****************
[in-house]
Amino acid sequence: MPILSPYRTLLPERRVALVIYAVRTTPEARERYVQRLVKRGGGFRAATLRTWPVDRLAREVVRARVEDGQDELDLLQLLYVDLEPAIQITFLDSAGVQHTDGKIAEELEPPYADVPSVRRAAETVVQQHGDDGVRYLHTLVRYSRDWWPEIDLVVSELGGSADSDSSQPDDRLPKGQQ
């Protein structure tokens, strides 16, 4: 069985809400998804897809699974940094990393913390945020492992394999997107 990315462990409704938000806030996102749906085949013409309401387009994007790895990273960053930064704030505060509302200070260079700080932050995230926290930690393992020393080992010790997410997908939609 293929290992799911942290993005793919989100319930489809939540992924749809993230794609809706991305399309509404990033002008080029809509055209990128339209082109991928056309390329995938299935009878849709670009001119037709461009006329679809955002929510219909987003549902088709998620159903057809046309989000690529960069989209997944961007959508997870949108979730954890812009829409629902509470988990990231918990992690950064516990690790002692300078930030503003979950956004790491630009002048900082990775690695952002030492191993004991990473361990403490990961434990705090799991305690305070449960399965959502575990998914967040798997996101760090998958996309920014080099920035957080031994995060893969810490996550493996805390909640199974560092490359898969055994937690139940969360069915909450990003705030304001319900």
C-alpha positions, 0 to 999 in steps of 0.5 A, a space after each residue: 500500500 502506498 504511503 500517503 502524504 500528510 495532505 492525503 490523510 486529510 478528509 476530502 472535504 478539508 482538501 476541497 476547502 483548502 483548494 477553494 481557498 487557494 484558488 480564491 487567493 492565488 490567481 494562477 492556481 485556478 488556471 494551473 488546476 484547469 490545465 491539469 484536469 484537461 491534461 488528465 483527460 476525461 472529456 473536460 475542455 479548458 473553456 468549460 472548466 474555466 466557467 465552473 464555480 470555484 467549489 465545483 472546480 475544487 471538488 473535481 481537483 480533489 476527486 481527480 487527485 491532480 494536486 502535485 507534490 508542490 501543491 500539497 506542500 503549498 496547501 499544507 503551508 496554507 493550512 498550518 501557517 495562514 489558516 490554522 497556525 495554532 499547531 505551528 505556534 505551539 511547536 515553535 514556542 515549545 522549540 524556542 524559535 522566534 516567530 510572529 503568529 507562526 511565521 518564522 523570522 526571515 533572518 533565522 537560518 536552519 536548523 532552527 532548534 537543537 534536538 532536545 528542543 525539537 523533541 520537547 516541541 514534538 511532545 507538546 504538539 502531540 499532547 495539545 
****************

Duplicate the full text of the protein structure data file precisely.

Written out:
[in-house]
Amino acid sequence: MPILSPYRTLLPERRVALVIYAVRTTPEARERYVQRLVKRGGGFRAATLRTWPVDRLAREVVRARVEDGQDELDLLQLLYVDLEPAIQITFLDSAGVQHTDGKIAEELEPPYADVPSVRRAAETVVQQHGDDGVRYLHTLVRYSRDWWPEIDLVVSELGGSADSDSSQPDDRLPKGQQ
């Protein structure tokens, strides 16, 4: 069985809400998804897809699974940094990393913390945020492992394999997107 990315462990409704938000806030996102749906085949013409309401387009994007790895990273960053930064704030505060509302200070260079700080932050995230926290930690393992020393080992010790997410997908939609 293929290992799911942290993005793919989100319930489809939540992924749809993230794609809706991305399309509404990033002008080029809509055209990128339209082109991928056309390329995938299935009878849709670009001119037709461009006329679809955002929510219909987003549902088709998620159903057809046309989000690529960069989209997944961007959508997870949108979730954890812009829409629902509470988990990231918990992690950064516990690790002692300078930030503003979950956004790491630009002048900082990775690695952002030492191993004991990473361990403490990961434990705090799991305690305070449960399965959502575990998914967040798997996101760090998958996309920014080099920035957080031994995060893969810490996550493996805390909640199974560092490359898969055994937690139940969360069915909450990003705030304001319900």
C-alpha positions, 0 to 999 in steps of 0.5 A, a space after each residue: 500500500 502506498 504511503 500517503 502524504 500528510 495532505 492525503 490523510 486529510 478528509 476530502 472535504 478539508 482538501 476541497 476547502 483548502 483548494 477553494 481557498 487557494 484558488 480564491 487567493 492565488 490567481 494562477 492556481 485556478 488556471 494551473 488546476 484547469 490545465 491539469 484536469 484537461 491534461 488528465 483527460 476525461 472529456 473536460 475542455 479548458 473553456 468549460 472548466 474555466 466557467 465552473 464555480 470555484 467549489 465545483 472546480 475544487 471538488 473535481 481537483 480533489 476527486 481527480 487527485 491532480 494536486 502535485 507534490 508542490 501543491 500539497 506542500 503549498 496547501 499544507 503551508 496554507 493550512 498550518 501557517 495562514 489558516 490554522 497556525 495554532 499547531 505551528 505556534 505551539 511547536 515553535 514556542 515549545 522549540 524556542 524559535 522566534 516567530 510572529 503568529 507562526 511565521 518564522 523570522 526571515 533572518 533565522 537560518 536552519 536548523 532552527 532548534 537543537 534536538 532536545 528542543 525539537 523533541 520537547 516541541 514534538 511532545 507538546 504538539 502531540 499532547 495539545 